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Allan M. Williams
Allan M. Williams introduced the first publicly accessible roadside picnic table on state government right-of-way in 1929. The success of this rustic furnishing for outdoor eating was immediate; within a few years these aids to hungry travelers were installed by the State Highway Department all along the transportation network of our two peninsulas. During his 40-year career as a highway engineer, Williams also helped draft Michigan's first official road map for motorists, collaborated in developing the diamond-shaped sign that still designates the numbers of state trunkline routes, and pioneered the use of the angled, concave, straight-blade, front-mounted snowplow. In 1926, Williams cut the opening ribbon for the last paved stretch of improved US-16. In 1977, he was asked to perform the same task for the final section of the successor parallel road, I-96.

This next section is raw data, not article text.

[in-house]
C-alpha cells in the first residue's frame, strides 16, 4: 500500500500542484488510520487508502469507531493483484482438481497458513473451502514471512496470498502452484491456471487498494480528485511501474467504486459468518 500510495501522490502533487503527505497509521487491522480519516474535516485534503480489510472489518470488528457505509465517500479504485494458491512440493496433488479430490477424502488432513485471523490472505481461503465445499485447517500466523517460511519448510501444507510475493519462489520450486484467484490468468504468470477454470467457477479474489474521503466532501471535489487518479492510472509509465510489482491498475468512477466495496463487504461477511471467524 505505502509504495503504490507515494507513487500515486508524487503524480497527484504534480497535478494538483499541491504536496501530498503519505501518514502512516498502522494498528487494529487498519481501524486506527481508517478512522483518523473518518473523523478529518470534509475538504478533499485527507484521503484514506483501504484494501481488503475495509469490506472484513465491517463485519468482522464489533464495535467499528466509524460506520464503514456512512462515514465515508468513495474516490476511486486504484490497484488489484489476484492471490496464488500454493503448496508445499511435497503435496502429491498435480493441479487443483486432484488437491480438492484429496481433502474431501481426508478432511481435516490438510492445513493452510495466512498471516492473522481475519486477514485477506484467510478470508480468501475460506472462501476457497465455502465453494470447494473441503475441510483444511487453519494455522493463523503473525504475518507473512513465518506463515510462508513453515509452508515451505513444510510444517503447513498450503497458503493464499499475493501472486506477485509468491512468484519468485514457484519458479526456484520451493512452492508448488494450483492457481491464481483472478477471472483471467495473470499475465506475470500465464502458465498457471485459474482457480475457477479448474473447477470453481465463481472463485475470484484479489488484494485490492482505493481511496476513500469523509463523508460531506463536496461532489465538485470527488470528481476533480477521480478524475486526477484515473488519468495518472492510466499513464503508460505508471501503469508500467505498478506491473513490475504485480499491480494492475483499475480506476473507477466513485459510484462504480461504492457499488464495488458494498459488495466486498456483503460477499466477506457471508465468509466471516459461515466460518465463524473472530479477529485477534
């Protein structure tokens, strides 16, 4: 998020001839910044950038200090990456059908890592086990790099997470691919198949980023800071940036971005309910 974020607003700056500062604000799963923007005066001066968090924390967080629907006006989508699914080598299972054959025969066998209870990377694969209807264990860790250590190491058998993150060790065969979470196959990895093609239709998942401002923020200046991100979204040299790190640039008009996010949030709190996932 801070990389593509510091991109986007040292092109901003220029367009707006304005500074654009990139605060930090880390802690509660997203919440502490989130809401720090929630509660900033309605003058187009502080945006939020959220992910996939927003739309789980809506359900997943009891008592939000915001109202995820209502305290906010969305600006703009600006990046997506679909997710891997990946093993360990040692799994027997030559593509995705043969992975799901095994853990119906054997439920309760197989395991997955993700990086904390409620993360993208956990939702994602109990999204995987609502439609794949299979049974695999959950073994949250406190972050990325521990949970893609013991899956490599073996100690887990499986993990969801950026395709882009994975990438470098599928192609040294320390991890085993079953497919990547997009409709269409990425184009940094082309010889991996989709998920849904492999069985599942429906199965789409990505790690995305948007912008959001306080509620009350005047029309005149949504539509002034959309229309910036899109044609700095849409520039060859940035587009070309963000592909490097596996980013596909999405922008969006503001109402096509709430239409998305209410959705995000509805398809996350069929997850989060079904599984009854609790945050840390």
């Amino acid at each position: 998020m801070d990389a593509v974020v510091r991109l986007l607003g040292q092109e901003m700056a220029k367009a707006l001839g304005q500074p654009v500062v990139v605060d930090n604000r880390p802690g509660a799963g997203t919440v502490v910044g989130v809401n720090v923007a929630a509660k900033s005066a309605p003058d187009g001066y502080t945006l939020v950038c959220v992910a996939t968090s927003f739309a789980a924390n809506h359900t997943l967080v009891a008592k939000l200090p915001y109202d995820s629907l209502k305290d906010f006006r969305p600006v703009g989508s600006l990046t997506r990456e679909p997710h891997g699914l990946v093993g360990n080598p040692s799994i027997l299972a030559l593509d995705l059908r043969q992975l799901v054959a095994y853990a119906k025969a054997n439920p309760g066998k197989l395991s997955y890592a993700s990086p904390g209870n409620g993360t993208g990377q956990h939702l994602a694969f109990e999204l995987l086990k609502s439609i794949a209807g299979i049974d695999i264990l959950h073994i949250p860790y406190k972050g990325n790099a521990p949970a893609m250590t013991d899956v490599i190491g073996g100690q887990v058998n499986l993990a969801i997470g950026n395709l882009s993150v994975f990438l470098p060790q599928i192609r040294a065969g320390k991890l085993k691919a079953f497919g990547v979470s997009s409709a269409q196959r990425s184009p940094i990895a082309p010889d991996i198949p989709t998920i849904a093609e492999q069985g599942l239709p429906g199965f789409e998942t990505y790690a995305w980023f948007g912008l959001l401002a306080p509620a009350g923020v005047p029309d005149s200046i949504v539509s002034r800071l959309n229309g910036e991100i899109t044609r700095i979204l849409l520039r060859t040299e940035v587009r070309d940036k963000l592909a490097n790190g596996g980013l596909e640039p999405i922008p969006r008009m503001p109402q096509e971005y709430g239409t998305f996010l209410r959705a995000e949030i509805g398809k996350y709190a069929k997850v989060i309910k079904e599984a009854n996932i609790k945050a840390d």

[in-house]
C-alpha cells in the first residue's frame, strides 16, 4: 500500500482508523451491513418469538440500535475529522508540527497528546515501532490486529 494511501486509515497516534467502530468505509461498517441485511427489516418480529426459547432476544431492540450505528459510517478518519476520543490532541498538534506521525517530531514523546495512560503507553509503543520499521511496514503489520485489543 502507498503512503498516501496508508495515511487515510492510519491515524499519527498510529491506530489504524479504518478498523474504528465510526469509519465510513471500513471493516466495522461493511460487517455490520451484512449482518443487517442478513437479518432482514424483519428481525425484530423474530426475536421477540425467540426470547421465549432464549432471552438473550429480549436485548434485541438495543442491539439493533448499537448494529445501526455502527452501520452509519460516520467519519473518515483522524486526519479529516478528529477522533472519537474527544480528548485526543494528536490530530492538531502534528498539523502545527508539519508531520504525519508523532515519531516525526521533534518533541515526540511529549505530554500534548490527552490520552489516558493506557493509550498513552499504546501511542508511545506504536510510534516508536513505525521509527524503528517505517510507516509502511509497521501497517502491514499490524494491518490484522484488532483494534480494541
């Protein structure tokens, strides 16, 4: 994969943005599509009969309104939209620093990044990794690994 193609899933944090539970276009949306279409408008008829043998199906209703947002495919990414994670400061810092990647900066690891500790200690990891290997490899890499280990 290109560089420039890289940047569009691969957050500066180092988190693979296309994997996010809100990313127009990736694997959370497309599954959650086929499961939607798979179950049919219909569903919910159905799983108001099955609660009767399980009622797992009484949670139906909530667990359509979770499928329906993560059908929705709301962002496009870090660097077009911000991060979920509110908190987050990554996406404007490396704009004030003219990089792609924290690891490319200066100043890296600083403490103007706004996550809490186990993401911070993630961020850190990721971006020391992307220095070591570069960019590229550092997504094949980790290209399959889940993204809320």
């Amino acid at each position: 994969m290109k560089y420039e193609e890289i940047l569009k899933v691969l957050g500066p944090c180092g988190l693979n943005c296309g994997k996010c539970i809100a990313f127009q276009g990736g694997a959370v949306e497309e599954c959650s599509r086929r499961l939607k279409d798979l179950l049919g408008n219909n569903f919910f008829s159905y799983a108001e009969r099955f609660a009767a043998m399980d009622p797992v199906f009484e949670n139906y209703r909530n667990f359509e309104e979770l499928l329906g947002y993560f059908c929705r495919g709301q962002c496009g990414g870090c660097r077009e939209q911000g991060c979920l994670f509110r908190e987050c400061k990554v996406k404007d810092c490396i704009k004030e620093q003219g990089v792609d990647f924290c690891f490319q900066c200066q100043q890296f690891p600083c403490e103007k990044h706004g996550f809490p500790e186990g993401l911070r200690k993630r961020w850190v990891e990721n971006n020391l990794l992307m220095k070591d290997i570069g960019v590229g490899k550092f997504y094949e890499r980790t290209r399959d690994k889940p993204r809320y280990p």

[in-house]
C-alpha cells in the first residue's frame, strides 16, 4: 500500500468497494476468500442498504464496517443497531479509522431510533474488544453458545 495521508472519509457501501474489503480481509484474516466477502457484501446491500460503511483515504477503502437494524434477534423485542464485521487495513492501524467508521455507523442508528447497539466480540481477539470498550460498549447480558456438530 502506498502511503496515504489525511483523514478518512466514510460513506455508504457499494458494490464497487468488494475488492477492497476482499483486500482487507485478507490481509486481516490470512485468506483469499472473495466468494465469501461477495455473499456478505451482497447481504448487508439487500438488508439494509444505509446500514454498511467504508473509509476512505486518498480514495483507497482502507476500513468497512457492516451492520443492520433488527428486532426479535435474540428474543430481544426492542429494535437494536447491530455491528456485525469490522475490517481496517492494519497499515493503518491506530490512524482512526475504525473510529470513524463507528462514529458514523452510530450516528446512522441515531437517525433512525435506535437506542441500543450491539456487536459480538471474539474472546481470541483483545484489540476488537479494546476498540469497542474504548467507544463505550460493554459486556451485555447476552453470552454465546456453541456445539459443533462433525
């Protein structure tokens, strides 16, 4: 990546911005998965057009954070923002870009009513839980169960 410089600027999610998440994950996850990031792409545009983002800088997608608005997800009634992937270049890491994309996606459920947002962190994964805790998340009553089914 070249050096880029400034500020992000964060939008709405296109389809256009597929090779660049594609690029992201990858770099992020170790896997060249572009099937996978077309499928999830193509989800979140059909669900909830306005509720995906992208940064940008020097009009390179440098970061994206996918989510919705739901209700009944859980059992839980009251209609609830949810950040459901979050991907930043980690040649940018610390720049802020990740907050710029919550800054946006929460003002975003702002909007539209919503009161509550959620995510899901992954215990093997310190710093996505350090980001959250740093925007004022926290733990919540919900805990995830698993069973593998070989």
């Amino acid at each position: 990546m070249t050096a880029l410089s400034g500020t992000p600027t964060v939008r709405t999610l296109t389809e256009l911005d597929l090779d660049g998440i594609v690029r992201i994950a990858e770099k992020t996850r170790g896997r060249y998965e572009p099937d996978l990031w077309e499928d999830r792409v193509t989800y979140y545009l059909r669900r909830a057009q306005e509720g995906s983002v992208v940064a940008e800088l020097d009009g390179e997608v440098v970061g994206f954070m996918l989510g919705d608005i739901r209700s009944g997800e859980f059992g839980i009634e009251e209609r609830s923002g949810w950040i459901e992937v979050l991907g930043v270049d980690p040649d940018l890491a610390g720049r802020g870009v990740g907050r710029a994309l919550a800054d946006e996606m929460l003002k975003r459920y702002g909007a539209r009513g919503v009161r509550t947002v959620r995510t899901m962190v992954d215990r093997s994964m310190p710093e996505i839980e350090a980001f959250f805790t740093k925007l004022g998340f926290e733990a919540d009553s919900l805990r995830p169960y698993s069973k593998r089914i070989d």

Michigan Transportation Hall of Honor, 2006